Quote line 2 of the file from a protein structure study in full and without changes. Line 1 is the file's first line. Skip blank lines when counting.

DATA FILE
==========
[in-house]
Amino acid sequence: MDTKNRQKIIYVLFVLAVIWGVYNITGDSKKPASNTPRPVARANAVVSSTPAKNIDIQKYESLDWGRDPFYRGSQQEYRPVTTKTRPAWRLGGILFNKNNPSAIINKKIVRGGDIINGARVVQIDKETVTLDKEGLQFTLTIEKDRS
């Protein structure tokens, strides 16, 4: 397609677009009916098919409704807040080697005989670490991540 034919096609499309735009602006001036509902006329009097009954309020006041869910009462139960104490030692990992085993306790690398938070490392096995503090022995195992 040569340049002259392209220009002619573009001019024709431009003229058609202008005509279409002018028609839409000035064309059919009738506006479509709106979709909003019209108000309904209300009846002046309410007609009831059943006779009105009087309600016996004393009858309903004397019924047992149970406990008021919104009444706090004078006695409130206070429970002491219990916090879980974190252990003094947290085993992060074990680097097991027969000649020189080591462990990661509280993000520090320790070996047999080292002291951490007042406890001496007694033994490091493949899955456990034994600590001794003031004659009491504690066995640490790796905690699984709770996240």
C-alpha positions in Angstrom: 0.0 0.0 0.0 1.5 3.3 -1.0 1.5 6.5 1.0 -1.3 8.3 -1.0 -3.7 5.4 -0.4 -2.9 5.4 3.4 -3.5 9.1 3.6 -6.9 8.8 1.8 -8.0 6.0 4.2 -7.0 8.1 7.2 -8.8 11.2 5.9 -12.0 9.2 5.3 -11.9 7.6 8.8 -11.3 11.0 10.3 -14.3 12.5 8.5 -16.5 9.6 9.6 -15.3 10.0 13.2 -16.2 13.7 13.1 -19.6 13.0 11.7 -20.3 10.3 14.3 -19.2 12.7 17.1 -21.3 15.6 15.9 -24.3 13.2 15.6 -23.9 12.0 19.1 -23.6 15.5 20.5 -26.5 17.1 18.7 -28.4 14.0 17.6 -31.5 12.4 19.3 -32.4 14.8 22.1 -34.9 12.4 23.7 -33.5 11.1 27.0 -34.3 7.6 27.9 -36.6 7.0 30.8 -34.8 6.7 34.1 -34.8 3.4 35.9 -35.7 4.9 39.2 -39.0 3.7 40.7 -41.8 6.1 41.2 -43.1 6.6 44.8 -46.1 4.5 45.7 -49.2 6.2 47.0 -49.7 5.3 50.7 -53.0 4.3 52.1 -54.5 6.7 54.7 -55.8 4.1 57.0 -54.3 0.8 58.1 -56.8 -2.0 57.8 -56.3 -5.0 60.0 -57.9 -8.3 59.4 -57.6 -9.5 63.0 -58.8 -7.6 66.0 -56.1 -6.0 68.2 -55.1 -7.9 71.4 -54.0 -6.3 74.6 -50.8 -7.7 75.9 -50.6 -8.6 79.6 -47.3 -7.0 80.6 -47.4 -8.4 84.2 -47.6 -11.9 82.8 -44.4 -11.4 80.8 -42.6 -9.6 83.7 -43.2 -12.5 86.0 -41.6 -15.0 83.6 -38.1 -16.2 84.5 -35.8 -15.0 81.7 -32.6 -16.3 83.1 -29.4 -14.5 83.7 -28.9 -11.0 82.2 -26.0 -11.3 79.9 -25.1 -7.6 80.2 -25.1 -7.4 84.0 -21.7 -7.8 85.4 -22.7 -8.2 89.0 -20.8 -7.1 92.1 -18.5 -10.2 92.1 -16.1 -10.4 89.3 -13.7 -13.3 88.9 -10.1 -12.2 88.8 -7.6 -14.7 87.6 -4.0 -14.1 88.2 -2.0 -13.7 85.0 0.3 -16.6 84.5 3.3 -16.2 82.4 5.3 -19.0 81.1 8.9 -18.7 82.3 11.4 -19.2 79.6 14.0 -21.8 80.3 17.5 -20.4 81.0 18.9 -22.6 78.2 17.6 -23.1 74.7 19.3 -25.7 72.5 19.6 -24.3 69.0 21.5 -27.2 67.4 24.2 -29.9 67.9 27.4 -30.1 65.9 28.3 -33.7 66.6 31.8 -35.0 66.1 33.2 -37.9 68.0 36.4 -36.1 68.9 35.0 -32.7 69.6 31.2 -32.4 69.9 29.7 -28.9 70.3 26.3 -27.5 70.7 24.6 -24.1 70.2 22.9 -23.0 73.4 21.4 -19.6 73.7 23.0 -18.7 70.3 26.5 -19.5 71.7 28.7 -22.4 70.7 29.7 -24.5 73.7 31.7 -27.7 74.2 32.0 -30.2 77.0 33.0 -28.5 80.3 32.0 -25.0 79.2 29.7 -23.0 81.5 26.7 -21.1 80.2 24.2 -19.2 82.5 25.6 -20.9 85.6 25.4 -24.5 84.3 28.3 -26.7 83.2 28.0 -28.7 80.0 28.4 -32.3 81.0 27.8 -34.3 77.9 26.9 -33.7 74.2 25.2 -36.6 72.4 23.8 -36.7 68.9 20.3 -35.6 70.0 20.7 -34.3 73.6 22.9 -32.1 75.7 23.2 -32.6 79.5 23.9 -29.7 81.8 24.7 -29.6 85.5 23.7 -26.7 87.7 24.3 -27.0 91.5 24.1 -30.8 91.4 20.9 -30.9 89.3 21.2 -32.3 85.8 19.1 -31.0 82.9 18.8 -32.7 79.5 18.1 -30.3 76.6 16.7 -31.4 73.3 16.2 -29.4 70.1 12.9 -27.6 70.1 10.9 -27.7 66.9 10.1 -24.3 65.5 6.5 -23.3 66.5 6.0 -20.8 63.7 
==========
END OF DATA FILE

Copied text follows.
Amino acid sequence: MDTKNRQKIIYVLFVLAVIWGVYNITGDSKKPASNTPRPVARANAVVSSTPAKNIDIQKYESLDWGRDPFYRGSQQEYRPVTTKTRPAWRLGGILFNKNNPSAIINKKIVRGGDIINGARVVQIDKETVTLDKEGLQFTLTIEKDRS